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You Know It's Time to Double Check Your Sources When . . .

We have all enthusiastically entered newly discovered information into our family group sheets, computer programs, or notes without taking the time to carefully examine them or cite the source.

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Type: Article
Resource: GenWeekly
Prepared by: Terry Prall
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I'm sure we have all enthusiastically entered newly discovered information into our family group sheets, computer programs, or notes without taking the time to carefully examine them or cite the source. As you go back through your data later on (something that is HIGHLY recommended), you are amazed at the information you had earlier recorded.

You may also be distressed at what you find on your family posted on internet sites. Someone has erred in reporting up three generations of your family and has cited some rather dubious sources, if any, for the dates and events. I have about given up trying to get great-uncle Harry moved from a possible relative's family to his rightful place with Grandmother Bess Catherine and great-aunt Pansy Nell. I have him with his actual family in the census and city directories. No matter, there he is online with the wrong family!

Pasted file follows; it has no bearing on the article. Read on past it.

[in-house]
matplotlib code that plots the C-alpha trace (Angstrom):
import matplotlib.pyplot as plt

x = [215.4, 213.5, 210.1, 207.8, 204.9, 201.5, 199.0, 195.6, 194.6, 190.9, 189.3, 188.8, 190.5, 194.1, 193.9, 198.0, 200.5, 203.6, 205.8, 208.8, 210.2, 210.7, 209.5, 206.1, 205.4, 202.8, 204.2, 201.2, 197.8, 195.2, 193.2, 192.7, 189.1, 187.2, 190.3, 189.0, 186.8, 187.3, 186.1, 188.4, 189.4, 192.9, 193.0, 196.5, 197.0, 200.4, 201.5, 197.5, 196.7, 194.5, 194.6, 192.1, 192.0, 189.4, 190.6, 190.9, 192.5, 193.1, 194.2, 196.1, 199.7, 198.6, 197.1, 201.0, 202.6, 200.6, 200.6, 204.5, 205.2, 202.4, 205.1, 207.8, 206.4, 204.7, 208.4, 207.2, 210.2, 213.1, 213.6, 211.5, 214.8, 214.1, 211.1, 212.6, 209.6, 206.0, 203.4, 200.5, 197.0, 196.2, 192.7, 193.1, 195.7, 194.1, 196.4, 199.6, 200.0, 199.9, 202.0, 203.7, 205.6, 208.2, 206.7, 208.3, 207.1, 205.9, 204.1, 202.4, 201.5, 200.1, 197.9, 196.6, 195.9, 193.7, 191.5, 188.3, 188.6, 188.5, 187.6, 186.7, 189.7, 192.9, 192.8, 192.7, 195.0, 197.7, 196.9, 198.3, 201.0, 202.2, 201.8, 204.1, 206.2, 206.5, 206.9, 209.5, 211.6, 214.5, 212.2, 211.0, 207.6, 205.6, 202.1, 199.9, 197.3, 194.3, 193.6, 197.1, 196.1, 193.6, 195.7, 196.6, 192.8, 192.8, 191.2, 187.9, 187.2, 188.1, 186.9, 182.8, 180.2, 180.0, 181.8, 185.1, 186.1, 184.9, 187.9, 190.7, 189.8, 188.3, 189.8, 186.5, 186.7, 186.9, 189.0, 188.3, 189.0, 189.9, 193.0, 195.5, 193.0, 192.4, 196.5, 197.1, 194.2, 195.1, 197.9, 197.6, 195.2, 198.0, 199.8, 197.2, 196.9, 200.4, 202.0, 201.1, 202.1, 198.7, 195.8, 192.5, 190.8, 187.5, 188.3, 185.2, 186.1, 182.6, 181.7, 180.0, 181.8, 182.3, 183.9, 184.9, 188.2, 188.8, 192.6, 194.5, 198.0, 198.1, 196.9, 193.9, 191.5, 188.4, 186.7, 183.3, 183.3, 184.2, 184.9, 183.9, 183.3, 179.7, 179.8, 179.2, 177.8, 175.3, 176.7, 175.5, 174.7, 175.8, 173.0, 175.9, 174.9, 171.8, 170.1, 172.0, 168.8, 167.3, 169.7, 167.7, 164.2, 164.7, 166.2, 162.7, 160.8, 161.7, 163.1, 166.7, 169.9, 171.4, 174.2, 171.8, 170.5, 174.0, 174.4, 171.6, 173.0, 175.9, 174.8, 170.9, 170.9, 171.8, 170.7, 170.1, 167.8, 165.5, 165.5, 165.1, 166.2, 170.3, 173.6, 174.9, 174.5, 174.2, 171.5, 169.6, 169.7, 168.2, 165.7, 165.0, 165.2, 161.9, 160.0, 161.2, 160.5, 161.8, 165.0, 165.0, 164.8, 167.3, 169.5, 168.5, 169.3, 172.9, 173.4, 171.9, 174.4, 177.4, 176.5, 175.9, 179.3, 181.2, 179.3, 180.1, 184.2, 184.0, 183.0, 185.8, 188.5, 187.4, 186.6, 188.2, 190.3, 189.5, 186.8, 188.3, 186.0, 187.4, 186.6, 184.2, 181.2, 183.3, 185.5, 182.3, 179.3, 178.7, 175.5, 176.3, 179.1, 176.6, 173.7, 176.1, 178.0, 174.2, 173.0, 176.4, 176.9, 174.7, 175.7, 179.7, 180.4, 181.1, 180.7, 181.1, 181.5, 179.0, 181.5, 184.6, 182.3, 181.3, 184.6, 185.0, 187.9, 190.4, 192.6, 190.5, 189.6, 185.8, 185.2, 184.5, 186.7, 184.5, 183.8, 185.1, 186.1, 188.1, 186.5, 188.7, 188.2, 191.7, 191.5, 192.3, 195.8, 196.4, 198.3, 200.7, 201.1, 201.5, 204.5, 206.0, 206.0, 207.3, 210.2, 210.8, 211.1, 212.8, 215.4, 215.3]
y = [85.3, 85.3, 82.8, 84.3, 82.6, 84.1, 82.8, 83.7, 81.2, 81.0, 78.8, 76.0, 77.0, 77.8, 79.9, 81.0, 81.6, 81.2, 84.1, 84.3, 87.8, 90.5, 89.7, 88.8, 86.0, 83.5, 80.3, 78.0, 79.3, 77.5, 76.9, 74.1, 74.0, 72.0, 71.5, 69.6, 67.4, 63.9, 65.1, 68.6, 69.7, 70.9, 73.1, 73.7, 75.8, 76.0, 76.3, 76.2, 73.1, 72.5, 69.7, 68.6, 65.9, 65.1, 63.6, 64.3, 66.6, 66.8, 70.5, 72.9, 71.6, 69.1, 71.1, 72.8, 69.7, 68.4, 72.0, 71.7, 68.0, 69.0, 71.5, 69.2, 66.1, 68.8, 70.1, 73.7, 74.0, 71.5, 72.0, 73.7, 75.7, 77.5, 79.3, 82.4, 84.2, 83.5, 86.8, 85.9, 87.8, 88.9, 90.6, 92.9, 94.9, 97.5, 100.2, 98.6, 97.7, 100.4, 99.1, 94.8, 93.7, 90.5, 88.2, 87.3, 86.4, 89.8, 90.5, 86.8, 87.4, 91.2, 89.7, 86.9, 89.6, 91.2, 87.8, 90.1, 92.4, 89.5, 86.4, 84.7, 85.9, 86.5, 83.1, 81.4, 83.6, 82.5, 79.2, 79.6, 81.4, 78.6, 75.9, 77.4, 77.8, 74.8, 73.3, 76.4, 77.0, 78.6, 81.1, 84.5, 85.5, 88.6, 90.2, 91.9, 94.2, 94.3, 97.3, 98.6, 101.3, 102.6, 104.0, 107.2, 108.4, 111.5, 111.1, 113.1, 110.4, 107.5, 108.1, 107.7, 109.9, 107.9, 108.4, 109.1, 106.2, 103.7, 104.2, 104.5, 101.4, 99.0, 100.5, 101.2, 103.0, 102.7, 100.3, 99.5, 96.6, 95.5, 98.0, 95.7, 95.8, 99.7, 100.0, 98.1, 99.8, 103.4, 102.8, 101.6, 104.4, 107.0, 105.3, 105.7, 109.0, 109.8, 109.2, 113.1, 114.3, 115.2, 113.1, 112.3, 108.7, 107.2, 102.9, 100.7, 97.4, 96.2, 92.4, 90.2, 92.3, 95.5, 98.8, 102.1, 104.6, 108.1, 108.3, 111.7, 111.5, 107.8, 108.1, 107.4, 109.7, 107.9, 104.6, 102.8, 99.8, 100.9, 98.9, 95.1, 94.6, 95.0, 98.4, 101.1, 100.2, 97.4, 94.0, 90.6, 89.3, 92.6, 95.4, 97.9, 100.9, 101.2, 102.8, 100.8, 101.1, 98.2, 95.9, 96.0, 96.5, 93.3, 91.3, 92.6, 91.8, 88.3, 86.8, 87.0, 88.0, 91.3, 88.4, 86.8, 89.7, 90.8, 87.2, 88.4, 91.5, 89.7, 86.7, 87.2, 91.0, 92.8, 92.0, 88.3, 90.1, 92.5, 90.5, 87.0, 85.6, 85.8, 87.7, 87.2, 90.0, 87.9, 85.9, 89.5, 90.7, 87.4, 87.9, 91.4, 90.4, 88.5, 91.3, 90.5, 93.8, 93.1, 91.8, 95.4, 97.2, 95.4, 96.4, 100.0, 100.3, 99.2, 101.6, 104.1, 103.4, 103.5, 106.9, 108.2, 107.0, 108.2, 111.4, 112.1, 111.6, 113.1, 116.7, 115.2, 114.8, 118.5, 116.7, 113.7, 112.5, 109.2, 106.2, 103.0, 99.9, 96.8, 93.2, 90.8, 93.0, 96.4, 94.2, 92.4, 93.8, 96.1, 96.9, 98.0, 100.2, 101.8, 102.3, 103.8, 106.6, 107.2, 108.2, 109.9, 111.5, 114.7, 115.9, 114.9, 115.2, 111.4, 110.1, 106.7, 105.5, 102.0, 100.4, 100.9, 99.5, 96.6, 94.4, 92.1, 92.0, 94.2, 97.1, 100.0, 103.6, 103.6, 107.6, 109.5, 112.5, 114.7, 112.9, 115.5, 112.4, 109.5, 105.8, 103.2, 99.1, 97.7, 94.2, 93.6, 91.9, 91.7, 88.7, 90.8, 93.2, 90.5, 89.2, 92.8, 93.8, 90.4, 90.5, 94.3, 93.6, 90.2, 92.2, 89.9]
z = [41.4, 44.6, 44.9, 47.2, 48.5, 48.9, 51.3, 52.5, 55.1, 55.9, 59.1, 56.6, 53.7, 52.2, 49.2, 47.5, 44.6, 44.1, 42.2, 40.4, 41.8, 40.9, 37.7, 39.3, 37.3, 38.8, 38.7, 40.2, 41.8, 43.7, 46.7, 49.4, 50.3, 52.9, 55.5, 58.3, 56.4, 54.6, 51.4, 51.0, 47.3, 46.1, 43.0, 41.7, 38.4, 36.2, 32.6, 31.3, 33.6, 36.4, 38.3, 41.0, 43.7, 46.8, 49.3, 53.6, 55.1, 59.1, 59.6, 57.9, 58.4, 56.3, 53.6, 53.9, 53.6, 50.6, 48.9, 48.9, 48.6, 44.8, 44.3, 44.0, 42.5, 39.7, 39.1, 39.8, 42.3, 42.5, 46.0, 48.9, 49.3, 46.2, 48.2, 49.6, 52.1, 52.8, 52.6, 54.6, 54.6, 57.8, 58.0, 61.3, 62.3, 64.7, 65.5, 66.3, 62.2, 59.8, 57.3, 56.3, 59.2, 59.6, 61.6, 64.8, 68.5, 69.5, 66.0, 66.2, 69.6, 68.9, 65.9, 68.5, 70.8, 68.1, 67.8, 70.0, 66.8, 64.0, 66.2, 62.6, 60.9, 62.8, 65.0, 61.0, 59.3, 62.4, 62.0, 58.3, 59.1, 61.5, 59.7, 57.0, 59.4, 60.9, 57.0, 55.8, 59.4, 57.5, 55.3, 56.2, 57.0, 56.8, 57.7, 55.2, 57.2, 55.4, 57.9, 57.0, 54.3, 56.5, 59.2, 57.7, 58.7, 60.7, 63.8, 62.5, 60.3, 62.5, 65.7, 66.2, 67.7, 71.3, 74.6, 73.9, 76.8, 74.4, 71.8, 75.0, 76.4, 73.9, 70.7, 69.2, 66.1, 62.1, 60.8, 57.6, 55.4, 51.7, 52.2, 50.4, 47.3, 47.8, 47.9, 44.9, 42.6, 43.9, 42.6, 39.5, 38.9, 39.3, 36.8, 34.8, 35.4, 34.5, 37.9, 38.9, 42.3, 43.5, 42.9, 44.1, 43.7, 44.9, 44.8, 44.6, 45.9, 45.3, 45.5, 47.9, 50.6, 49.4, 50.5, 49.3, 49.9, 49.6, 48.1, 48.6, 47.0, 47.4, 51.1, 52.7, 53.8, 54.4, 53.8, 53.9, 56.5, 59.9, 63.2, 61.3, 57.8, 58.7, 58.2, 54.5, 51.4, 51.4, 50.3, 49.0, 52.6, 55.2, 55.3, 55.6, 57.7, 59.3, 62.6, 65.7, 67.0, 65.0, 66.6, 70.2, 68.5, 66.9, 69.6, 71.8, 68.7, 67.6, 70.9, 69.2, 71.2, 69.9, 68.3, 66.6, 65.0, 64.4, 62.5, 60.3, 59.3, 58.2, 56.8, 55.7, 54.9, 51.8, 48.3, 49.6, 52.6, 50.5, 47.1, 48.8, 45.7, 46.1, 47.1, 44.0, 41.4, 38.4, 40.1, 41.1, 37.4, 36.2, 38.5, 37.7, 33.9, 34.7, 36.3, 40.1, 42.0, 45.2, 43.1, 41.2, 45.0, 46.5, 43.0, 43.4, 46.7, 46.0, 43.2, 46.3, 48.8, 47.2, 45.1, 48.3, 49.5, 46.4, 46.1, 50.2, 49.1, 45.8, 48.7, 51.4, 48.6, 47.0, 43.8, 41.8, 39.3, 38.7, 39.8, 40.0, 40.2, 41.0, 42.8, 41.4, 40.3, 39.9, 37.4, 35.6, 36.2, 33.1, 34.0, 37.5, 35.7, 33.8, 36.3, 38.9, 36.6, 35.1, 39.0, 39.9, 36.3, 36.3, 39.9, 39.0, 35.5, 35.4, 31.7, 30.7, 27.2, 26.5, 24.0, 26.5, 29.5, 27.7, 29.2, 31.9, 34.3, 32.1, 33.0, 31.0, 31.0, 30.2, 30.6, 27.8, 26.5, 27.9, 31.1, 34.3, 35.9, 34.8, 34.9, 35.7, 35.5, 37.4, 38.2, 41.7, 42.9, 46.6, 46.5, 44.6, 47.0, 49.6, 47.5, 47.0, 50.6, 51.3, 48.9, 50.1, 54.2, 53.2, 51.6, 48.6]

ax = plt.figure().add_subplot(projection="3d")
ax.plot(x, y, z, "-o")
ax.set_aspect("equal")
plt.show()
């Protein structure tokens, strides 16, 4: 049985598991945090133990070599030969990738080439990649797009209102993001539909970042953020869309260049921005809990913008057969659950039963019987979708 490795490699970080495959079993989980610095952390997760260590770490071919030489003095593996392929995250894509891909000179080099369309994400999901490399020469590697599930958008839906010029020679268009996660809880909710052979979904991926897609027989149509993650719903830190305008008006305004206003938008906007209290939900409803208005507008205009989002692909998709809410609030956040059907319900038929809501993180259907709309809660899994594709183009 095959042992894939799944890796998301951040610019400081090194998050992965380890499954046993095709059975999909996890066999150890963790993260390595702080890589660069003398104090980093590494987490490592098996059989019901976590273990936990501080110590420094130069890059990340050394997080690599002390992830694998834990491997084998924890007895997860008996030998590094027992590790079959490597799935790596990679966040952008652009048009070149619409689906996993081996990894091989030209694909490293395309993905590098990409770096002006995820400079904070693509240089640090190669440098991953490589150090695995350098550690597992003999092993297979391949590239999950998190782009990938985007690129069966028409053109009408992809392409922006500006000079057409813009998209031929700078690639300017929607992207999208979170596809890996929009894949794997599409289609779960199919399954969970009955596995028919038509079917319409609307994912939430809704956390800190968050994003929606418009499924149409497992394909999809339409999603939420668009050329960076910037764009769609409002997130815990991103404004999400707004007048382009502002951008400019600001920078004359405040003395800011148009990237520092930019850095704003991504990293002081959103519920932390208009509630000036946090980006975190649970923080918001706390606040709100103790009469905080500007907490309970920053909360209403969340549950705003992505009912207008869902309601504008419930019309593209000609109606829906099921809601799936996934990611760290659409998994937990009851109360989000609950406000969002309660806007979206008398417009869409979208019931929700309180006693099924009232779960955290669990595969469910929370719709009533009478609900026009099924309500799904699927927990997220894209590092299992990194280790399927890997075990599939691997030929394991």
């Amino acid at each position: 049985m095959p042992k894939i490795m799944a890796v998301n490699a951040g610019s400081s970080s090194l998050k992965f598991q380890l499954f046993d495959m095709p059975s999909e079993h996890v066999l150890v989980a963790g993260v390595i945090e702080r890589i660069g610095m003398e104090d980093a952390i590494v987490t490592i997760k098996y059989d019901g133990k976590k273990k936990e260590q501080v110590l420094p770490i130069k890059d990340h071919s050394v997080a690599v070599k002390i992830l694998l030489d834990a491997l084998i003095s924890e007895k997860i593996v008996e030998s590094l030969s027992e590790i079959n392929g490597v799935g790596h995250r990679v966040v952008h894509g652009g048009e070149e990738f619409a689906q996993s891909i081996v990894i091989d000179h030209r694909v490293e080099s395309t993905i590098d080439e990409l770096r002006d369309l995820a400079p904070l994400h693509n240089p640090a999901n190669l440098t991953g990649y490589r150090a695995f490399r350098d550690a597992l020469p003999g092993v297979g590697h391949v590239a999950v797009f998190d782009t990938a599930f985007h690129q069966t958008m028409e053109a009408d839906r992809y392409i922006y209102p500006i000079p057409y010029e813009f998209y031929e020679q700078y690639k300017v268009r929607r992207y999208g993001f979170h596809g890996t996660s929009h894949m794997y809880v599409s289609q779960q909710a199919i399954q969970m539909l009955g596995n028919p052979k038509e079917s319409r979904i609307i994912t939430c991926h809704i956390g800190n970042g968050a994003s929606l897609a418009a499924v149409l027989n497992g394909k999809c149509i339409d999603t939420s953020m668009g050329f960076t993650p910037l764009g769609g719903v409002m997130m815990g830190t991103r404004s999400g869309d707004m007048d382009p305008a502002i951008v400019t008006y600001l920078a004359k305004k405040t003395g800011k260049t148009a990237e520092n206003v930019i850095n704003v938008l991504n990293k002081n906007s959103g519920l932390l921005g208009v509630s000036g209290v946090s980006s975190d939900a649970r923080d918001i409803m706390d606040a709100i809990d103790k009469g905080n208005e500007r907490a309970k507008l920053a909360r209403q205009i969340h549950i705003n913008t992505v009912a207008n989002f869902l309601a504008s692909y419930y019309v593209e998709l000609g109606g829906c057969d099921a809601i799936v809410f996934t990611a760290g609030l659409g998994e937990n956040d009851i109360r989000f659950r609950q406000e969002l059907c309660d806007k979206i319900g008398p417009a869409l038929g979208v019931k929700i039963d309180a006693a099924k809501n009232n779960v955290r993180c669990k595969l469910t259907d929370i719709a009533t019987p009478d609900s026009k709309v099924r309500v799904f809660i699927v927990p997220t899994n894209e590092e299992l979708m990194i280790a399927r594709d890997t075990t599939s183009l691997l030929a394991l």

All that being said, YOU KNOW IT'S TIME TO DOUBLE CHECK YOUR SOURCES WHEN . . . 

(1) Great-grandfather (born 1710) and great-grandmother (born 1686) were married in 1715.

(2) The first child of your 5th great-grandparents was born in 1824. They were married in 1740.

(3) Great-aunt Harriet (1899-1976) married Great-uncle Simon (1893-1925) in 1927.

(4) The birthplace listed for your 10th great-grandmother, born in 1592, is Plymouth, Massachusetts.

(5) Your great-grandfather was born in 1897, when his mother was 63 years old.

(6) Quincy Vann (born 1695 in Virginia and died 1777 in Maryland) was a private with the 3rd Pennsylvania Infantry at the Battle of Yorktown in 1781.

(7) Jakob Laurenz and Katrina Jansen, who emigrated from the Netherlands in 1885 with children Jan and Maria, were married in Louisville, Kentucky in 1916.

(8) Hiram Lancaster, your 11th great-grandfather, is recorded in the family genealogy written in 1903, is recorded as the progenitor of your entire New England line. He was the father of 37 children by nine wives. Three sons named Hiram survived into adulthood. There are no surnames given for their wives, however their given names match those of three of the elder Hiram's wives.

(9) The John Smith you have listed as your great-grandfather is listed in the mortality 1880 index as having died childless.

(10) Your cousin sends you the pedigree charts for the family traced back seven generations. Your 4th great-grandmother was born in 1784 and her father was born in 1612.

Have fun with your research, cite your sources, and double-check the sources cited by others whenever possible!

Source Information: GenWeekly, New Providence, NJ, USA: Genealogy Today LLC, 2005.

The views and opinions expressed in this article are those of the author and do not necessarily reflect the views of Genealogy Today LLC.

*Effective May 2010, GenWeekly articles that are more than five years old no longer require a subscription for full access.

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